The September/October issue of NeuroPerspective has been released. It features our comprehensive annual review of the Alzheimer’s space, including an assessment of the current conceptual trends vis-a-vis pathophysiology and therapeutic targets. One major theme is the resuscitation of the amyloid antibody space by the FDA, led by Biogen‘s Aduhelm. But Biogen, due partly to their gross misreading of the cost environment, may not be the major beneficiary of the FDA’s abdication of its role in quality control: Lilly‘s donanemab may well be the next Accelerated Approval in the Alzheimer’s space, its main role, other than being a slightly less mediocre aducanumab, will be to provide competition and drive down pricing in this nascent market.
Hopes for tau as a target for monoclonal antibodies have been largely dashed, a judgment unchanged by AC Immune‘s fluky finding on one cognitive endpoint on one out of two trials. The revival of the amyloid hypothesis will divert resources and patients from clinical trials for other therapeutic targets, the most promising of which tend to be in the neuroinflammation and cellular waste disposal categories. The neuroimmunological space has just started to mature, with clinical stage programs underway from Denali/Sanofi and Alector/AbbVie. This type of midstream focus offers the prospect of disease modification without having to precisely identify the upstream molecular culprit that initiates the disease process. Cortexyme has done its correlational homework for the p.gingivalis hypothesis, in the next four months it will be clear whether there is a causal link to AD and an antibiotic solution. There are also a slew of small companies whose programmatic execution is sloppy and their hyperbole excessive, with Cassava and Annovis prominent in that group.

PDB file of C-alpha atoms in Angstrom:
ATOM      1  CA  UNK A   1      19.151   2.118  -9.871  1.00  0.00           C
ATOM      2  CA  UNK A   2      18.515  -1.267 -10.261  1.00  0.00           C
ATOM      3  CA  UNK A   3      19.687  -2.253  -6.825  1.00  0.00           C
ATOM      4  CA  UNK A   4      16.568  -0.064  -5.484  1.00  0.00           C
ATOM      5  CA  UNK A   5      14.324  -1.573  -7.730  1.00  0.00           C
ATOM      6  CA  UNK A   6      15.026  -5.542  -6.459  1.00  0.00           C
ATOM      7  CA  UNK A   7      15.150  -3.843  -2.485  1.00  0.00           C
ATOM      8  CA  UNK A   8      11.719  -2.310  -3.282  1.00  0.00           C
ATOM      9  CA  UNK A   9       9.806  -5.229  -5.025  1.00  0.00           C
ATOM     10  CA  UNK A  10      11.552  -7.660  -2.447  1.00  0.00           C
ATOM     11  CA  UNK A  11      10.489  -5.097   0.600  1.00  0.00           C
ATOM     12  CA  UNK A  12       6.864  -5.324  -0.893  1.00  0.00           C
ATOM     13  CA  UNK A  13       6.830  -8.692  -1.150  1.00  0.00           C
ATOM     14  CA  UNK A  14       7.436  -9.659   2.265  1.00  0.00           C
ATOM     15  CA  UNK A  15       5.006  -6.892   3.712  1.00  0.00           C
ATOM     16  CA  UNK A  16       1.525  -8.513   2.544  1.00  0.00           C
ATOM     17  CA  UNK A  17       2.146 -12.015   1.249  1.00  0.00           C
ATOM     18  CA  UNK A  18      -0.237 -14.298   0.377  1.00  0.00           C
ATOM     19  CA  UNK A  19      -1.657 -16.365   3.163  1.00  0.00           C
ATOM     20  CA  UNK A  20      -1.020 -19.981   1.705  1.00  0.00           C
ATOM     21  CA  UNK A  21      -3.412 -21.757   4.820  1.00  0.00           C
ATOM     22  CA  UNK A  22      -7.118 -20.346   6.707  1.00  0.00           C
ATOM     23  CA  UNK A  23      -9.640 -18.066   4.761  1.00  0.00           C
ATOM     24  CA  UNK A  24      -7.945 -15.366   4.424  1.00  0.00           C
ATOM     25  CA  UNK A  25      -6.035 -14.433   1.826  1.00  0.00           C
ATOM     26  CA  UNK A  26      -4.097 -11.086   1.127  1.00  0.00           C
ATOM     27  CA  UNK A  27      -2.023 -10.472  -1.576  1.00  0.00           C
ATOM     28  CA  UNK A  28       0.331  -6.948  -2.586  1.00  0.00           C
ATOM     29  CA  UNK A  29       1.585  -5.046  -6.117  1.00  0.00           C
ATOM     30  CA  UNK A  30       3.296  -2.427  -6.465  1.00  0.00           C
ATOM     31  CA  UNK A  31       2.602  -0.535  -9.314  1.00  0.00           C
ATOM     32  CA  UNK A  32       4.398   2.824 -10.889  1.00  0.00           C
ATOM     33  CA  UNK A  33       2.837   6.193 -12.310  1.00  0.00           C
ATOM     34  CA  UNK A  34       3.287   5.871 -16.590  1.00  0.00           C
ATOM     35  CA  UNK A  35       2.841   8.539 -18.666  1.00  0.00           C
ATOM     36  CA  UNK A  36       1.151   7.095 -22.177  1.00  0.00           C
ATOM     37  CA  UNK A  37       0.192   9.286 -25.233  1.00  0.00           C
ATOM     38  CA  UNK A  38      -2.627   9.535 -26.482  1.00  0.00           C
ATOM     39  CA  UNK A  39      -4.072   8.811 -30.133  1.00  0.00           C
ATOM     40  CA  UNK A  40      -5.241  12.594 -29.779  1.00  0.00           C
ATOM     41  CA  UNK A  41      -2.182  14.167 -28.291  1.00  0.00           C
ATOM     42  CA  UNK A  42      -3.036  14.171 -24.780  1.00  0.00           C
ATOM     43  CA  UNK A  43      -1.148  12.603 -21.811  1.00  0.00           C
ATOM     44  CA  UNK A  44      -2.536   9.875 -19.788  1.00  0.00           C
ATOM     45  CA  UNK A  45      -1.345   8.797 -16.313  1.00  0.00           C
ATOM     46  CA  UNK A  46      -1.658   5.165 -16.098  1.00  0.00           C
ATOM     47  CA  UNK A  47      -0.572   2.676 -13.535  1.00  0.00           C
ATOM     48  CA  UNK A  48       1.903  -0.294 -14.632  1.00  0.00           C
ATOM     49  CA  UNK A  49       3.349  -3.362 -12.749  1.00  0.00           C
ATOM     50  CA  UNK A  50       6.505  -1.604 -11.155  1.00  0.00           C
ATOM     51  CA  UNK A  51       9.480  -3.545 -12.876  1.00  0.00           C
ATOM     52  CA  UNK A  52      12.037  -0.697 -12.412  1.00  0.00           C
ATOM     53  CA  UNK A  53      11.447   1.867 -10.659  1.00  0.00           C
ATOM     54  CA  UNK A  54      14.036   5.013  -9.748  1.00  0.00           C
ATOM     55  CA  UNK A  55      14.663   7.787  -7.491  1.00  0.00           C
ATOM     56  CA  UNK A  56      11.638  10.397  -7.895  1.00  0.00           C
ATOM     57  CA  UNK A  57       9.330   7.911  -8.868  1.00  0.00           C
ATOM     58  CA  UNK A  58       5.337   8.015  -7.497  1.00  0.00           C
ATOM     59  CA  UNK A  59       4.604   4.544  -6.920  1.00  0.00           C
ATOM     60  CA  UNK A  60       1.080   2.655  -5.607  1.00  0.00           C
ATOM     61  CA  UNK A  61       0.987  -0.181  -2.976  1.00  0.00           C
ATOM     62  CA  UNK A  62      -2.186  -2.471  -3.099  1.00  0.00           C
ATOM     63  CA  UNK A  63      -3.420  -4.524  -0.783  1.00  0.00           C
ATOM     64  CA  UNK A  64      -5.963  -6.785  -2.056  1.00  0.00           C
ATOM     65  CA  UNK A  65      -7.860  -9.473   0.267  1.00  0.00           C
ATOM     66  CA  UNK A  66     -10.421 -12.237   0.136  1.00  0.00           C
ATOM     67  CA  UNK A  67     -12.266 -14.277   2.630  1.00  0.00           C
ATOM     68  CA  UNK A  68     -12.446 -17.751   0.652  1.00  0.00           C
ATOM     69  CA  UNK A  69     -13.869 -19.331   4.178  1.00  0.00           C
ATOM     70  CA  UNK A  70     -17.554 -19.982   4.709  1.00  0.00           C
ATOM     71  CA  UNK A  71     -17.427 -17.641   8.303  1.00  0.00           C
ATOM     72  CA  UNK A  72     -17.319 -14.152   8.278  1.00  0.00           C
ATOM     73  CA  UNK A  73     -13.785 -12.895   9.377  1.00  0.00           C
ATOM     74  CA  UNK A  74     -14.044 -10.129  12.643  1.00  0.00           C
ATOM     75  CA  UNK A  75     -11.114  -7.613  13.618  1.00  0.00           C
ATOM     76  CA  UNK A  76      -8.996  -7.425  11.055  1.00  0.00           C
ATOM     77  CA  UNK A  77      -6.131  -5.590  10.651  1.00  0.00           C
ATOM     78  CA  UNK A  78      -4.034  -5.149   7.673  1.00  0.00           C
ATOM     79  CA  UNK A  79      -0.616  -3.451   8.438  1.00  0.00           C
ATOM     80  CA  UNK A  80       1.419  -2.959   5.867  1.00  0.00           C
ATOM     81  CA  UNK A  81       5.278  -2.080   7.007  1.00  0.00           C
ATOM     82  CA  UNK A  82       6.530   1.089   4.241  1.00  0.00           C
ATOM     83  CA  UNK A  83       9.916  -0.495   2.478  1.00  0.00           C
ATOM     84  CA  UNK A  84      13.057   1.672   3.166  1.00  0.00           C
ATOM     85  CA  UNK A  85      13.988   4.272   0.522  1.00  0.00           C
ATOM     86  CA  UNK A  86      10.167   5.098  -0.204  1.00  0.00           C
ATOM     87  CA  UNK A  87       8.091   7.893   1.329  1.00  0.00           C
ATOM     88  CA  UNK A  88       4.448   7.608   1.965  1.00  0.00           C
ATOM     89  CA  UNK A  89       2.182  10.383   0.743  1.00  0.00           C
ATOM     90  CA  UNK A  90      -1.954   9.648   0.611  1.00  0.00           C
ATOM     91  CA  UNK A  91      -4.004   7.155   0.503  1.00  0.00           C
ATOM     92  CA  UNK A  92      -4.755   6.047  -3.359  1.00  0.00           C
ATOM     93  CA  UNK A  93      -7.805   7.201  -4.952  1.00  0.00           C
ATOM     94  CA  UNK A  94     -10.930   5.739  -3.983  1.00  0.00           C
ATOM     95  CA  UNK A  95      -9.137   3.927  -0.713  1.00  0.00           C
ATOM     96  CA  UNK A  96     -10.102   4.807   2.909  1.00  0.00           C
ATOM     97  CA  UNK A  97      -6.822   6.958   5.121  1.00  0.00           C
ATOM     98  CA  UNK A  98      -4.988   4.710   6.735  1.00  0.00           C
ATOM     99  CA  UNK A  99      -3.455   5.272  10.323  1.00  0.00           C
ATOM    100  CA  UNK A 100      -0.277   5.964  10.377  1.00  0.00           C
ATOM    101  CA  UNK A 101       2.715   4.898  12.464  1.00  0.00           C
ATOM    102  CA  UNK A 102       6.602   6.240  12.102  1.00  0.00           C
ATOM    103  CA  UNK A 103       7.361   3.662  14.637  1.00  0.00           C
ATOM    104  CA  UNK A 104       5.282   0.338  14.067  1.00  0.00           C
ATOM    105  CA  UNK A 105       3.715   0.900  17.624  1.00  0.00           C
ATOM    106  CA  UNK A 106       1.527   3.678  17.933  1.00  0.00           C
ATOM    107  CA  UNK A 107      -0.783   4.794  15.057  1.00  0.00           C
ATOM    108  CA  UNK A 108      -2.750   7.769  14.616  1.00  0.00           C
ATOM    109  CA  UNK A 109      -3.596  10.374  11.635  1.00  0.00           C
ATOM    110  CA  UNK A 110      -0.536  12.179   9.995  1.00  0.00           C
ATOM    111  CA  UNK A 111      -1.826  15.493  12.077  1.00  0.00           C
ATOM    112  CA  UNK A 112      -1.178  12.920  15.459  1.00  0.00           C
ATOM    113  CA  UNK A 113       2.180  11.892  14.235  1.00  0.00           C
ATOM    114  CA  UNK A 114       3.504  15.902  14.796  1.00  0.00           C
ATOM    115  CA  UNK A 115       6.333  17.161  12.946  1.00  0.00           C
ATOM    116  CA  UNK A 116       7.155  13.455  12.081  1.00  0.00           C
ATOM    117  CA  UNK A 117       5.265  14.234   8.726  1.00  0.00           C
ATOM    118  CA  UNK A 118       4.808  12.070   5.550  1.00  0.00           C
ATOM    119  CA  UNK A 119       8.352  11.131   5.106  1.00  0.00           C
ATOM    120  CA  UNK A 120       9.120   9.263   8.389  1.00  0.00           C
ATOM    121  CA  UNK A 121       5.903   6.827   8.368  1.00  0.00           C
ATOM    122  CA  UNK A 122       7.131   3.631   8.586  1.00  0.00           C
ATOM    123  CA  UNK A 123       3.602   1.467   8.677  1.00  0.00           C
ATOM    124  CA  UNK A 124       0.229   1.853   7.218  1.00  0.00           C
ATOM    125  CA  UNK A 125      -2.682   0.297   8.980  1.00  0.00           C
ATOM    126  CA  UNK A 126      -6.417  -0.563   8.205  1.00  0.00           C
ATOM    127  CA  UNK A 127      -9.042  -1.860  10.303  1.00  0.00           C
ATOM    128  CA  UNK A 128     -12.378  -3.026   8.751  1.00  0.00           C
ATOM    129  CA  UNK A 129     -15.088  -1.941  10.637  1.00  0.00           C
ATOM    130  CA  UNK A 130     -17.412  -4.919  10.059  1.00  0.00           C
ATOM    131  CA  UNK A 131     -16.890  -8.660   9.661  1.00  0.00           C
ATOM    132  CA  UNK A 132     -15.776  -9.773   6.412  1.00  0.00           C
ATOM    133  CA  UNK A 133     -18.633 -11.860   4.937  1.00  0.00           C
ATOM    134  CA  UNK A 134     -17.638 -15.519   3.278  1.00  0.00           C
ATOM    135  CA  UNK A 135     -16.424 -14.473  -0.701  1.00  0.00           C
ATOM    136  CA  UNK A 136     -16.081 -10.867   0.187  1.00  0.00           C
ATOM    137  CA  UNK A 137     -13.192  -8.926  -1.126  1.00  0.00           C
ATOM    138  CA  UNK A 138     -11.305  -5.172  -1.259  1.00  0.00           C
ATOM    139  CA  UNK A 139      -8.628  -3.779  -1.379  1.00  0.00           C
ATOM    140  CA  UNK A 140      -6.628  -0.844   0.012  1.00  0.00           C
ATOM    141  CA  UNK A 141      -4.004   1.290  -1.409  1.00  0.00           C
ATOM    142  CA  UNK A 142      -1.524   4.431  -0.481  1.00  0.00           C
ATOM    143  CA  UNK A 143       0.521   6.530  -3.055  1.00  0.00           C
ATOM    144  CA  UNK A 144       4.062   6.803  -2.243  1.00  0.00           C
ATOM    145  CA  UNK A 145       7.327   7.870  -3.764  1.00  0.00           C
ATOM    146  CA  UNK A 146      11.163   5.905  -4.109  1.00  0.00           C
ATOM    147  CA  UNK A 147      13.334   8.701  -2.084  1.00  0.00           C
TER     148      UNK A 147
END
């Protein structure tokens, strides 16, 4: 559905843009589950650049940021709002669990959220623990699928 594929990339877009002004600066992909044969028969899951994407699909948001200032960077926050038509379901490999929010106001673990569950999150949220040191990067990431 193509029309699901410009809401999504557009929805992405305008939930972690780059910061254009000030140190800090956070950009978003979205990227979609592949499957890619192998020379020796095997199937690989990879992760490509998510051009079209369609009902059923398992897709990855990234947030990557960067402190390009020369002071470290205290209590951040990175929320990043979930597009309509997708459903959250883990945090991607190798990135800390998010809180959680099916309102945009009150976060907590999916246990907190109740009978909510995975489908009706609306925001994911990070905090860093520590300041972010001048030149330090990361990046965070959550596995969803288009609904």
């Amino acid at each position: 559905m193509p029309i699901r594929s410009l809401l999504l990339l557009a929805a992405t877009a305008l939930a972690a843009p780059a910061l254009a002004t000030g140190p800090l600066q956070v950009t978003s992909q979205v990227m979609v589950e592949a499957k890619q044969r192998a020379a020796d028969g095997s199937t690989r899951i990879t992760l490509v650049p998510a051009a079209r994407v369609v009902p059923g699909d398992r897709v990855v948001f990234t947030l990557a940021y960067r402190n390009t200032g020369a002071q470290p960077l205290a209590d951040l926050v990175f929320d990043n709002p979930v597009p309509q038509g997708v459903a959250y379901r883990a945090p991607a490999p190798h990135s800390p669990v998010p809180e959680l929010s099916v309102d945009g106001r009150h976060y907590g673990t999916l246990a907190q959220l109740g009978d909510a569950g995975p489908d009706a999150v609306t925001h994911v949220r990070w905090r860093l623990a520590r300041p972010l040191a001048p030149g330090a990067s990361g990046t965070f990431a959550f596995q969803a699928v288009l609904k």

Among the 200+ programs assessed are those from: AbbVie/Alector, AC Immune, Anavex, Athira, Axon-Neuroscience, Biogen, Casma, Cognition Therapeutics, Cortexyme, Denali, Eisai, Lilly, Roche, Syndesi, TauRx. There is coverage assessing prospects for further Accelerated Approvals.
The issue also includes a full review of Huntington’s, the landscape having been transformed by the failure of the first wave of ASO programs from Roche/Ionis and Wave/Takeda. UniQure, Triplet, Voyager, and Prilenia are among the other companies reviewed.
The September/October issue includes a focused review of ParosBio and their gene therapy program for autosomal dominant Alzheimer’s. Our Psychedelics update section notes developments for Beckley Psytech and ATAI, and the implications of legislative movement in Oregon and California, which yields as much risk as opportunity.
The Alzheimer’s/Huntington’s issue is being made available for single-issue purchase: $700.
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